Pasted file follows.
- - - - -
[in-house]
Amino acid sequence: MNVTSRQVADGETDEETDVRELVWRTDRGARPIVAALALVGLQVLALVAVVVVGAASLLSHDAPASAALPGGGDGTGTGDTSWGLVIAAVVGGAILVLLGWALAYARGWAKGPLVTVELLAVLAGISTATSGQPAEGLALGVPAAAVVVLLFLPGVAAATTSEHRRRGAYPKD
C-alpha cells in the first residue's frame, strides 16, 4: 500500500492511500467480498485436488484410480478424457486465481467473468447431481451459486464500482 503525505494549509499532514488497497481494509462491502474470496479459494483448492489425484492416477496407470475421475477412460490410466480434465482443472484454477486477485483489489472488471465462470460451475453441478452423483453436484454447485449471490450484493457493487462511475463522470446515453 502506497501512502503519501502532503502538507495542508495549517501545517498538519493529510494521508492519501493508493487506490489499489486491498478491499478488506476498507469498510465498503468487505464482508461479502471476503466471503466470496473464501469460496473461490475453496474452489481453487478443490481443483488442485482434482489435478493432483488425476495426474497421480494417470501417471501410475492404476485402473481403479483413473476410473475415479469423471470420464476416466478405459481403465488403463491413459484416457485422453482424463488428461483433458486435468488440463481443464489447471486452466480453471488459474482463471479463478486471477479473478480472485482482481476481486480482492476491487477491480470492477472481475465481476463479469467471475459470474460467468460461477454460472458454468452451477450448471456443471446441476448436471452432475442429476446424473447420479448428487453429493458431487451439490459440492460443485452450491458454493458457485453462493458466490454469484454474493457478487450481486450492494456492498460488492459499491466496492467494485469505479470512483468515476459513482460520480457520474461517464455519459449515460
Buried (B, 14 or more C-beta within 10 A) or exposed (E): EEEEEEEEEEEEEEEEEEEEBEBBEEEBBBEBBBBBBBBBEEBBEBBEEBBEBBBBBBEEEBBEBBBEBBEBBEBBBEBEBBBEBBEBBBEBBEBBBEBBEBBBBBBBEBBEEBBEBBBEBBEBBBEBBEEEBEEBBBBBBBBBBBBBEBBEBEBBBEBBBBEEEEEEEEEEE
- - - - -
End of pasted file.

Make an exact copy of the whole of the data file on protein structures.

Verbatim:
[in-house]
Amino acid sequence: MNVTSRQVADGETDEETDVRELVWRTDRGARPIVAALALVGLQVLALVAVVVVGAASLLSHDAPASAALPGGGDGTGTGDTSWGLVIAAVVGGAILVLLGWALAYARGWAKGPLVTVELLAVLAGISTATSGQPAEGLALGVPAAAVVVLLFLPGVAAATTSEHRRRGAYPKD
C-alpha cells in the first residue's frame, strides 16, 4: 500500500492511500467480498485436488484410480478424457486465481467473468447431481451459486464500482 503525505494549509499532514488497497481494509462491502474470496479459494483448492489425484492416477496407470475421475477412460490410466480434465482443472484454477486477485483489489472488471465462470460451475453441478452423483453436484454447485449471490450484493457493487462511475463522470446515453 502506497501512502503519501502532503502538507495542508495549517501545517498538519493529510494521508492519501493508493487506490489499489486491498478491499478488506476498507469498510465498503468487505464482508461479502471476503466471503466470496473464501469460496473461490475453496474452489481453487478443490481443483488442485482434482489435478493432483488425476495426474497421480494417470501417471501410475492404476485402473481403479483413473476410473475415479469423471470420464476416466478405459481403465488403463491413459484416457485422453482424463488428461483433458486435468488440463481443464489447471486452466480453471488459474482463471479463478486471477479473478480472485482482481476481486480482492476491487477491480470492477472481475465481476463479469467471475459470474460467468460461477454460472458454468452451477450448471456443471446441476448436471452432475442429476446424473447420479448428487453429493458431487451439490459440492460443485452450491458454493458457485453462493458466490454469484454474493457478487450481486450492494456492498460488492459499491466496492467494485469505479470512483468515476459513482460520480457520474461517464455519459449515460
Buried (B, 14 or more C-beta within 10 A) or exposed (E): EEEEEEEEEEEEEEEEEEEEBEBBEEEBBBEBBBBBBBBBEEBBEBBEEBBEBBBBBBEEEBBEBBBEBBEBBEBBBEBEBBBEBBEBBBEBBEBBBEBBEBBBBBBBEBBEEBBEBBBEBBEBBBEBBEEEBEEBBBBBBBBBBBBBEBBEBEBBBEBBBBEEEEEEEEEEE